3. It’s so easy to make! So here’s the recipe. What’s stopping you? Absolutely nothing.
1 whole pastured chicken (or the frame of a roasted chicken)
1 bag of giblets
3 stalks of celery
2 bay leaves
1 organic onion, cut in half
2 Tbs apple cider vinegar
filtered water - I use spring water(I leave salt out because it can interfere with the mineral absorption. Just remember to add salt to your recipes as this is a salt-free broth.)
INSTEAD OF A WHOLE CHICKEN, I GET 5-6 lbs of femer marrow bone about 2” wide, 3 lbs. of chicken feet, and 3 lbs. of giblets. Prior to putting the marrow bone and chicken feet in the slow cooker, I bake them at 350 degrees until they are browned. This increases the flavor. Put water in the browning pans and then add that liquid to the soup.
I TEND TO ADD a lot of garlic and other vegetables like kale, beets - they add a nice color also, ginger and tumeric root, carrots, gogi berries - about a small handful, red and black dried dates - about 7 of each, and one other one that I can’t remember - something like Astralega - anyway, I will bring a piece of it to accupuncture on Thursday and she will know what it is, and then I will add it here. You can get creative with the veggies. I add those Chinese herbs each time I change the water.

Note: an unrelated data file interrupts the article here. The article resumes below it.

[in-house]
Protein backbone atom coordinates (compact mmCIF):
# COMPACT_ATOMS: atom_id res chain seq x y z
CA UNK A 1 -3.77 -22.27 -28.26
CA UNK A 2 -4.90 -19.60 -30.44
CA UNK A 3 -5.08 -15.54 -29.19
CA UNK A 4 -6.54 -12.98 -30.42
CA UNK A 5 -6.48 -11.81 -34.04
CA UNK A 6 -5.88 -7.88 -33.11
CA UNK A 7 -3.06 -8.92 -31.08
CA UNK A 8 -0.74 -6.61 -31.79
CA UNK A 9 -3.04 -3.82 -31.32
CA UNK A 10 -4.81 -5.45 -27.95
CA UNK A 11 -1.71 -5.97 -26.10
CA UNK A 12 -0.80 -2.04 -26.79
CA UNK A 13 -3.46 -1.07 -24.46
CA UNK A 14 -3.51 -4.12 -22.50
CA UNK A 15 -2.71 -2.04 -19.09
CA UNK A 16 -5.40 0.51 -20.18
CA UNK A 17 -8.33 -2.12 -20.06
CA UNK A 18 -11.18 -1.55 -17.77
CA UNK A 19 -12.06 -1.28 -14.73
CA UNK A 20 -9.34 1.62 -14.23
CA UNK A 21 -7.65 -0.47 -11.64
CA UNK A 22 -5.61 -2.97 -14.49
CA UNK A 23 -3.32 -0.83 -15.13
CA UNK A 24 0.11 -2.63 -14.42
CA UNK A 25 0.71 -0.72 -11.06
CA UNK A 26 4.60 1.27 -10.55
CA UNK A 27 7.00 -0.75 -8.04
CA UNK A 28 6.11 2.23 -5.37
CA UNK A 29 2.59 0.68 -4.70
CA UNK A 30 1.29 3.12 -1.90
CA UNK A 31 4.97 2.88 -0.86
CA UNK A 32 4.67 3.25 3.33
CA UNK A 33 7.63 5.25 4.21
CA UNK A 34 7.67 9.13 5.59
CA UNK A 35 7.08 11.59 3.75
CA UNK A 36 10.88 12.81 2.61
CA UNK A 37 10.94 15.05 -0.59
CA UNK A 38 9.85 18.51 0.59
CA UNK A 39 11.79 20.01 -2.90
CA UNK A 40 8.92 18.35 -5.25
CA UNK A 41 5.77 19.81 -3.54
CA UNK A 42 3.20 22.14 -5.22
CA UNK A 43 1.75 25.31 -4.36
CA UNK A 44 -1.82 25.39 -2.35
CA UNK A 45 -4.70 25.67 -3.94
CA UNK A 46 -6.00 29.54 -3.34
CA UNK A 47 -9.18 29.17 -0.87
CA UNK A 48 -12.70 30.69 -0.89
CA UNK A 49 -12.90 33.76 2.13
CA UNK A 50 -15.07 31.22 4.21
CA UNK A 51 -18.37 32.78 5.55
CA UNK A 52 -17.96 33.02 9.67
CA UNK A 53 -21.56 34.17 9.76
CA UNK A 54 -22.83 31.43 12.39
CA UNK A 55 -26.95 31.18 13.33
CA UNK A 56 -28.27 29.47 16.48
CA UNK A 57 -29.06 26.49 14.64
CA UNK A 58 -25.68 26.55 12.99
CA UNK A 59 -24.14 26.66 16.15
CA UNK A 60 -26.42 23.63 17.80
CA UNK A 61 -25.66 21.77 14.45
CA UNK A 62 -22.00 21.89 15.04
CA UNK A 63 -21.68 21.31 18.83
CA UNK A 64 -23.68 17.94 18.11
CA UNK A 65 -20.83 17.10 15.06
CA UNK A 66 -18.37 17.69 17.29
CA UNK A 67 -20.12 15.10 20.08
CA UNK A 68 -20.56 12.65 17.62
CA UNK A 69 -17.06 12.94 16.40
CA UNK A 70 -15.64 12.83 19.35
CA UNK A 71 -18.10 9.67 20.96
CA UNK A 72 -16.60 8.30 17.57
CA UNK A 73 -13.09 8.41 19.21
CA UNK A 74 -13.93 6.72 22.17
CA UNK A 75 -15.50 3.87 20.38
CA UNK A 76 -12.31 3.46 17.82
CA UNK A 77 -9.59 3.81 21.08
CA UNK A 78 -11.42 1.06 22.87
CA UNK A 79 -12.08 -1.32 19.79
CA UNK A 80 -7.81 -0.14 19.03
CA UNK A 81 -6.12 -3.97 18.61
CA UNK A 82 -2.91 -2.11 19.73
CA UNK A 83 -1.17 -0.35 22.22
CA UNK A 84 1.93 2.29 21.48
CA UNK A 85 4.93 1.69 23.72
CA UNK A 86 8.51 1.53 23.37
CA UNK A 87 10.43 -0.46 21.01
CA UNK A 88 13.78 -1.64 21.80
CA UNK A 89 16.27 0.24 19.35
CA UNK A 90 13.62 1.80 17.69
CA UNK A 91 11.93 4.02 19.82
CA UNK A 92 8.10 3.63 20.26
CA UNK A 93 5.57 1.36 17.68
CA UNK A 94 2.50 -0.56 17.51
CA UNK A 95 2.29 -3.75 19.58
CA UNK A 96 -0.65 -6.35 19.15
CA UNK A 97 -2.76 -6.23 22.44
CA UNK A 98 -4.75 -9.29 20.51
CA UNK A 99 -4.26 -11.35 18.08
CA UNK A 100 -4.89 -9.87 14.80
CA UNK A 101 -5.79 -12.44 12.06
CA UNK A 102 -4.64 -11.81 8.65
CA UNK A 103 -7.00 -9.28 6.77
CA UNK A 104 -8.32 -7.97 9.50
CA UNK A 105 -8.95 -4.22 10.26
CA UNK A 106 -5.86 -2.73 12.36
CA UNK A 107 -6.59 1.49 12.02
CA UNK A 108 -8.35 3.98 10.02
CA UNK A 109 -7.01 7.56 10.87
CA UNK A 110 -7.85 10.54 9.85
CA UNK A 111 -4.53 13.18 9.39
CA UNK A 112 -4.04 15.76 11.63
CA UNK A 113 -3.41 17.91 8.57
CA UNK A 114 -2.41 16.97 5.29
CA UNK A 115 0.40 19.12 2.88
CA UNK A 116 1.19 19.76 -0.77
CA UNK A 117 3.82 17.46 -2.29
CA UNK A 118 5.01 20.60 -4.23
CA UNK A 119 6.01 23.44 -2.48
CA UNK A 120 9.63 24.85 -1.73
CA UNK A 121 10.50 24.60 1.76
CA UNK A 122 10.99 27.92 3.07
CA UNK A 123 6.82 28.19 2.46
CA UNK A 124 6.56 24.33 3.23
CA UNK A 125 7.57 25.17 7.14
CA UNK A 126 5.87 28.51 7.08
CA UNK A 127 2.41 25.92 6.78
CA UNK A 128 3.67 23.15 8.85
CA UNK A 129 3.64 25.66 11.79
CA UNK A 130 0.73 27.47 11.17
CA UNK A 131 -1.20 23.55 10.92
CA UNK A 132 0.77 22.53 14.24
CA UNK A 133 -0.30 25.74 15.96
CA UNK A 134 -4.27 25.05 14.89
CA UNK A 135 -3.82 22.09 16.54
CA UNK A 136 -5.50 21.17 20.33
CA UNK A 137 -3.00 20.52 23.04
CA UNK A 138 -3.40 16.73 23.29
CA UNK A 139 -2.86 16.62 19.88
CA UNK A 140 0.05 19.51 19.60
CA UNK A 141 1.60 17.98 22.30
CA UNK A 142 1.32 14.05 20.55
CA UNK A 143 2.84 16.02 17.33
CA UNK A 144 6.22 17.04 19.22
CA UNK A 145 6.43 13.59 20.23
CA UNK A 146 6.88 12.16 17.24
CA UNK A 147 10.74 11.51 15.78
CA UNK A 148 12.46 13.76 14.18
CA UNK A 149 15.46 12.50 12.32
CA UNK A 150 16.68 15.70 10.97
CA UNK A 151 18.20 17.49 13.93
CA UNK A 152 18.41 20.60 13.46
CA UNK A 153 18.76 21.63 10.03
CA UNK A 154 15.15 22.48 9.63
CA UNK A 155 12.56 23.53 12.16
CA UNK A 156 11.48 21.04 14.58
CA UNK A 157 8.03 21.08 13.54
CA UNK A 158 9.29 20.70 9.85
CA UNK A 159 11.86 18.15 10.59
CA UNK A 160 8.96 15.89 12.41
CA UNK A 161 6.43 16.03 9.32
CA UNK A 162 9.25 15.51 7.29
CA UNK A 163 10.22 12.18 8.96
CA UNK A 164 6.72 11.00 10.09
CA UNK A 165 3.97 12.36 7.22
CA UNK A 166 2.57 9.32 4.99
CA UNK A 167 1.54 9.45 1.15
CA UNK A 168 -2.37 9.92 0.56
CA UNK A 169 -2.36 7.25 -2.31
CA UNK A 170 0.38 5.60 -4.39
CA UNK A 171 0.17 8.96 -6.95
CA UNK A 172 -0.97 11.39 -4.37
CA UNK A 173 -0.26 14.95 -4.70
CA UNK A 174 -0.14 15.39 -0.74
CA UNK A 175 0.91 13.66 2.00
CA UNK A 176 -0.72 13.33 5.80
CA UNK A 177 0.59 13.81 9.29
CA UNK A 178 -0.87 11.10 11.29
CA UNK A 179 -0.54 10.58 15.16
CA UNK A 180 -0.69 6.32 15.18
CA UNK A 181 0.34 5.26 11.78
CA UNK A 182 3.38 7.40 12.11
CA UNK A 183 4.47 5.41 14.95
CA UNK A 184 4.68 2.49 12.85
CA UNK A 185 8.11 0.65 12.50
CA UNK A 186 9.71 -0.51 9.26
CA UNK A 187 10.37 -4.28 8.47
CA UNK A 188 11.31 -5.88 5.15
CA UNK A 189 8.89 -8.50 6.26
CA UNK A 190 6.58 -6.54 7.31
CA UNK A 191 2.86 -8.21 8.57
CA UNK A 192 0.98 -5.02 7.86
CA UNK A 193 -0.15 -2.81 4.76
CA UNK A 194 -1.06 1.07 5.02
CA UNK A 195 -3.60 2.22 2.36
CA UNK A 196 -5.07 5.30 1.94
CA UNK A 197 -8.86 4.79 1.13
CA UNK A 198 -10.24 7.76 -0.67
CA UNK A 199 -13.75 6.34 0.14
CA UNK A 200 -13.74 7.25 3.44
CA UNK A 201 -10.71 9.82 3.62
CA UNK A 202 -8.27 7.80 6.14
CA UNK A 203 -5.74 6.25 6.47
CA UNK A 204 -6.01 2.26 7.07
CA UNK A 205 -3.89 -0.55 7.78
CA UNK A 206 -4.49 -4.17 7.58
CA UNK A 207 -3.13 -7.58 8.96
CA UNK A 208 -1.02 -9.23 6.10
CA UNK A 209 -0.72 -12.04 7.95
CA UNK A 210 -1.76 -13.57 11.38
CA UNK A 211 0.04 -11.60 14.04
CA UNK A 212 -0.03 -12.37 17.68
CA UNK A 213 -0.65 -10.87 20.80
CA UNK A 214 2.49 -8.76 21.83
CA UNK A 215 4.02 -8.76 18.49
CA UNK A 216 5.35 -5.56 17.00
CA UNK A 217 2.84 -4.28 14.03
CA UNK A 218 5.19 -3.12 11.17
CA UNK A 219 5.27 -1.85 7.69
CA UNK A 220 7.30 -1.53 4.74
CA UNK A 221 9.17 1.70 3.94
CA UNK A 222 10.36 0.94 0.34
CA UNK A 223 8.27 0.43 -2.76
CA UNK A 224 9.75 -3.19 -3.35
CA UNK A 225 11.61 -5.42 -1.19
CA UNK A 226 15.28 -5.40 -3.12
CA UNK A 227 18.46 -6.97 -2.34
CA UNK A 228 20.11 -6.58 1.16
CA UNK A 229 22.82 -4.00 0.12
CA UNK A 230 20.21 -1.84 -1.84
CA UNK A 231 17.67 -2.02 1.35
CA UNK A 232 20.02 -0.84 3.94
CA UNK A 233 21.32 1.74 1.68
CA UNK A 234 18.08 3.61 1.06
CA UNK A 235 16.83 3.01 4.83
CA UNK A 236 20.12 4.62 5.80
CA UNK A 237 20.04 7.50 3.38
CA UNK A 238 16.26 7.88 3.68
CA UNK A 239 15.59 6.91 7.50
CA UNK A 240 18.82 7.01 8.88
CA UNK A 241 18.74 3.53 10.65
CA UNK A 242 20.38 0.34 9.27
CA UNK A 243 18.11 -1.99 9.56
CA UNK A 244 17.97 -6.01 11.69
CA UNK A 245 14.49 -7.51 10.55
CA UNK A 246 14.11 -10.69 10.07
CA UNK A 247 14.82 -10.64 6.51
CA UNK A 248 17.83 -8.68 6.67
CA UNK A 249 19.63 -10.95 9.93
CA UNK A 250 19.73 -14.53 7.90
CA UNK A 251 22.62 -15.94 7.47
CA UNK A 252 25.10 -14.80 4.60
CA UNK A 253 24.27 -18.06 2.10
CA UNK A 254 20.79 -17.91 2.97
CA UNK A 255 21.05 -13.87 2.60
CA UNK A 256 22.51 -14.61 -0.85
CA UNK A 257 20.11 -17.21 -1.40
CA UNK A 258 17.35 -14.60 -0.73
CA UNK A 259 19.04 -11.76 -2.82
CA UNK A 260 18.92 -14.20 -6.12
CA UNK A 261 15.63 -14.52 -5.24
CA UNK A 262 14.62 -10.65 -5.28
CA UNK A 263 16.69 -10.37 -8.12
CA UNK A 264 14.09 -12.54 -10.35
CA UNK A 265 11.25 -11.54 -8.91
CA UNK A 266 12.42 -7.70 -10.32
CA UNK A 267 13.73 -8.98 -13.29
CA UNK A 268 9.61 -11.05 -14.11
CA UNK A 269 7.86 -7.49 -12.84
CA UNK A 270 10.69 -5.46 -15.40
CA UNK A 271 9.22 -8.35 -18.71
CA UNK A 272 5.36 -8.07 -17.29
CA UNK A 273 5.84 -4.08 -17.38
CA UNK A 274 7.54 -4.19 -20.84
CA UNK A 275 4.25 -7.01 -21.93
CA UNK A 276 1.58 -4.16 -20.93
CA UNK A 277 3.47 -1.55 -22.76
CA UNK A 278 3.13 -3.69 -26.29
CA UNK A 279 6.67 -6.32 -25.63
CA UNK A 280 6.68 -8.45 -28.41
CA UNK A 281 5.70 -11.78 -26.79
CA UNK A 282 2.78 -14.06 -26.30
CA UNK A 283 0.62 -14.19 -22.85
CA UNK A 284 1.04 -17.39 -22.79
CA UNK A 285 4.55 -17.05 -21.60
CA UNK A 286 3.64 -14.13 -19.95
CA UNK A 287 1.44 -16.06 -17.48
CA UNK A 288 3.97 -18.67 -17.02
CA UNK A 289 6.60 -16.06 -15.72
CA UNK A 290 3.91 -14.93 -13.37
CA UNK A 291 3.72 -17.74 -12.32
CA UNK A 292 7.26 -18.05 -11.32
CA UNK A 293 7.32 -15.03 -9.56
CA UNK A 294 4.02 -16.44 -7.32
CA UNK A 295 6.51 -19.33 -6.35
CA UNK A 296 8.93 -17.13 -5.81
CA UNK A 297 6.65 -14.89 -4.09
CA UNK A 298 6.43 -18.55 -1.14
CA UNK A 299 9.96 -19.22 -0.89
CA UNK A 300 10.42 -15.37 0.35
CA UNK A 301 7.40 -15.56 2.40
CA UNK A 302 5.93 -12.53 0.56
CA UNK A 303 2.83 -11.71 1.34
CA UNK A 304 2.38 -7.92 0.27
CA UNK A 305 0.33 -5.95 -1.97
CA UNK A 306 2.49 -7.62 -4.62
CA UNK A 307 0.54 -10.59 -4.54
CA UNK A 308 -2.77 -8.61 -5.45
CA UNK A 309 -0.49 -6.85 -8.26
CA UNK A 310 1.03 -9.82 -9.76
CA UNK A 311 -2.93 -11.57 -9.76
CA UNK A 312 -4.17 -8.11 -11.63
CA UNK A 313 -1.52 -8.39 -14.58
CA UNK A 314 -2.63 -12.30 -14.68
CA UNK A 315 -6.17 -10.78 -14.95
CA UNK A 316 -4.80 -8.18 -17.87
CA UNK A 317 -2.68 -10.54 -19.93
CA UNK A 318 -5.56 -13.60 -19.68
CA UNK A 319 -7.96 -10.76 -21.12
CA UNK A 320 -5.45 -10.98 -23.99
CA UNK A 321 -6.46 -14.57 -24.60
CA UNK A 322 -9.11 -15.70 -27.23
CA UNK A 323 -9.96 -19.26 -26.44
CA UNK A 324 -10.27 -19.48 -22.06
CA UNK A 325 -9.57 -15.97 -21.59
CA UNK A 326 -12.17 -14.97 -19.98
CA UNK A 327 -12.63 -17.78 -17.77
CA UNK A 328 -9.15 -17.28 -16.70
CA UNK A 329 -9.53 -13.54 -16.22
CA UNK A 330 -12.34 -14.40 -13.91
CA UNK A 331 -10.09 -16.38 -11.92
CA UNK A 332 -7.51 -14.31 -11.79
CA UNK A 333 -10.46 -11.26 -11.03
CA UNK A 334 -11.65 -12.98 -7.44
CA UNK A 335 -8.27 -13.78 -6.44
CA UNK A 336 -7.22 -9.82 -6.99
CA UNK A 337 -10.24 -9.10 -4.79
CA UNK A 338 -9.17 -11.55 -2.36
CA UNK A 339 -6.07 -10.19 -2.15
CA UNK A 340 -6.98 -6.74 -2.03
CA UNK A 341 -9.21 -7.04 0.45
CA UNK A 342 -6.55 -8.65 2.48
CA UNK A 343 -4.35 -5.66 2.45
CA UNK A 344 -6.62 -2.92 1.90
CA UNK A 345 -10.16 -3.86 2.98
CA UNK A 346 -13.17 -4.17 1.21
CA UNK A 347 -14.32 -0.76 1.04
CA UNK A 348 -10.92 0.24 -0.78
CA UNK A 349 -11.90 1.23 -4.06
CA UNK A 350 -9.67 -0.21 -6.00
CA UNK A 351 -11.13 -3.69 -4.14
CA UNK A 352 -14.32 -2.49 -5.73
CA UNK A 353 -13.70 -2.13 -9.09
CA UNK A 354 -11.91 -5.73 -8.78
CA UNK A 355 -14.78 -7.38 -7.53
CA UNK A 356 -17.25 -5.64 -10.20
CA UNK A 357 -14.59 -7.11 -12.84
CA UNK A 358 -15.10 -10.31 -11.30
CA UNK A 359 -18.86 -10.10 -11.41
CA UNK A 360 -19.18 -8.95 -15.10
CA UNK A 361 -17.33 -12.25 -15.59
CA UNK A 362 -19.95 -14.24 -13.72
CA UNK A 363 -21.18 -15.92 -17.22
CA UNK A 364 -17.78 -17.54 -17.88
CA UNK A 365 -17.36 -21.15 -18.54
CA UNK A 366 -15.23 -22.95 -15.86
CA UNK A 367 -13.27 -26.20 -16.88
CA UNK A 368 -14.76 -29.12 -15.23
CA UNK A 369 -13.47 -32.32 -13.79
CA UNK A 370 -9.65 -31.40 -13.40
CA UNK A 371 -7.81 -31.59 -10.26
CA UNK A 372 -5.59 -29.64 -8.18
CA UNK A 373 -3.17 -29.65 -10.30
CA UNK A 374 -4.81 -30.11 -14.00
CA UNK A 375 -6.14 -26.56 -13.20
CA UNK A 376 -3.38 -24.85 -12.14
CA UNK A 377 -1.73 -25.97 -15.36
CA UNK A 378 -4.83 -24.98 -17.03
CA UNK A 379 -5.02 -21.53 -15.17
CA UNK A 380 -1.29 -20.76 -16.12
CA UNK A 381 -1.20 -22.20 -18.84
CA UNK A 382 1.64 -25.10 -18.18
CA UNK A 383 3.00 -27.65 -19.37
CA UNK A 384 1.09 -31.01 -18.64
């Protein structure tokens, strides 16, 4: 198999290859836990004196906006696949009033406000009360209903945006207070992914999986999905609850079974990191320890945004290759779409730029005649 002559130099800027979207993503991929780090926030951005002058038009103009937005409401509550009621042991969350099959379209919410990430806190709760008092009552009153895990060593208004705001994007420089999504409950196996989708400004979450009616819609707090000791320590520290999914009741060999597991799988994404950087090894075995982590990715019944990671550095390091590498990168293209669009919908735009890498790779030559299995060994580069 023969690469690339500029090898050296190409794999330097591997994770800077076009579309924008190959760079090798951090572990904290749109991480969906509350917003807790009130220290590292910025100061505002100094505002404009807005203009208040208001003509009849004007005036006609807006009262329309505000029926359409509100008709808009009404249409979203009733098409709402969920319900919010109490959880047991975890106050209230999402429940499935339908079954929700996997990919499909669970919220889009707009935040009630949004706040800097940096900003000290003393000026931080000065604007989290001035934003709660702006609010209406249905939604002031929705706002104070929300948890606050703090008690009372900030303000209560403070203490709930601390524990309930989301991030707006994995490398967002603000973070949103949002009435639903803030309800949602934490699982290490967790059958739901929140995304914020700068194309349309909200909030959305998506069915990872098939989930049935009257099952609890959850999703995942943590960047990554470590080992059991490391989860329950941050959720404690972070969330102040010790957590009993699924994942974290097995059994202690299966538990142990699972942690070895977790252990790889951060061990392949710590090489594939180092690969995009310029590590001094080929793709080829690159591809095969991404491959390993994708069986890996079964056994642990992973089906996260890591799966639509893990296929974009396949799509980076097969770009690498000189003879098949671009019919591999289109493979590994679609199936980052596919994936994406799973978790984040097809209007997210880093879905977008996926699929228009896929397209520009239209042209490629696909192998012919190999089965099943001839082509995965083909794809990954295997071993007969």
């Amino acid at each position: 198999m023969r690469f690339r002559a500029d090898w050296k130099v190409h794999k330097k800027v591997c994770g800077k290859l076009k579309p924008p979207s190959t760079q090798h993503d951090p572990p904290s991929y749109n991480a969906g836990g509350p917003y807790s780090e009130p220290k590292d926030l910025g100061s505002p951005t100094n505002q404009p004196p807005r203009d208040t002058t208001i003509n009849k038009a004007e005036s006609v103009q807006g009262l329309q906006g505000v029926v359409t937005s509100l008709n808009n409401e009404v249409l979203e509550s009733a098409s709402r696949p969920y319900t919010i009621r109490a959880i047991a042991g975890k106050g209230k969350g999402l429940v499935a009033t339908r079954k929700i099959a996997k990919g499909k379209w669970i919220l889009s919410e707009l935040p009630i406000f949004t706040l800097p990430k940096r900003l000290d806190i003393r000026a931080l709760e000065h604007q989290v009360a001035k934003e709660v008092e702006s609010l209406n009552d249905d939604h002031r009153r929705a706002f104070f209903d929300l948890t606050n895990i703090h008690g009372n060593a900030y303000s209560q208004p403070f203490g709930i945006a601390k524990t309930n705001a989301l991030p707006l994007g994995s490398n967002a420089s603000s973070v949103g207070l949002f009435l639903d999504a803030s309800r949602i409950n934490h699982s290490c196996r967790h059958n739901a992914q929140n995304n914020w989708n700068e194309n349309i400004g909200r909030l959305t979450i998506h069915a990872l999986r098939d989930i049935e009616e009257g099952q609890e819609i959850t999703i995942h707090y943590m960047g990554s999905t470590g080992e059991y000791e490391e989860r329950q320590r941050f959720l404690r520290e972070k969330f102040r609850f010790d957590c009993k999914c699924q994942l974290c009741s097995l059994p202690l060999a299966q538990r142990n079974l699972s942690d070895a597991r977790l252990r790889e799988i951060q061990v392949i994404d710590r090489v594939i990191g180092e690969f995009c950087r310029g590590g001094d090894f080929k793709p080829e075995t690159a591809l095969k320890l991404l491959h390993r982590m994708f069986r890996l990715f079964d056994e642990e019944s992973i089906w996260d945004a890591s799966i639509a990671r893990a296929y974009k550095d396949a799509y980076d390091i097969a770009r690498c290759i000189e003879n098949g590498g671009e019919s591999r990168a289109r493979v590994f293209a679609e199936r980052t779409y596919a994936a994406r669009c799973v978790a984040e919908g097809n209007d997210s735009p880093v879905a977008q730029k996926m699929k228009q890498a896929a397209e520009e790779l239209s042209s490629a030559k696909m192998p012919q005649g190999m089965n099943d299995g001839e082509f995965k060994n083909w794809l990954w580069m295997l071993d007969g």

1. Place chicken or frame, giblets, celery, bay leaves, and onion in large crock pot. Fill with filtered water, leaving 1 inch at the top. Add in vinegar. Let sit at room temperature for 1 hour. (This helps the ACV pull minerals from the bones).
I ONLY HAVE THE BONES AND CHICKEN FEET IN THE pot soaking in the ACV. This way they are covered with the vinegar water and there is space to add veggies, herbs, and veggies after soaking.
2. Allow the stock to cook for 24 hours on low heat. (Check at 12 hours to make sure water level is still good. Add more water if needed.) If using a whole chicken, you can remove the meat at this point and store for uses in soups, tacos, etc. (The meat is so tender. I just use some tongs and pull it right off the bones).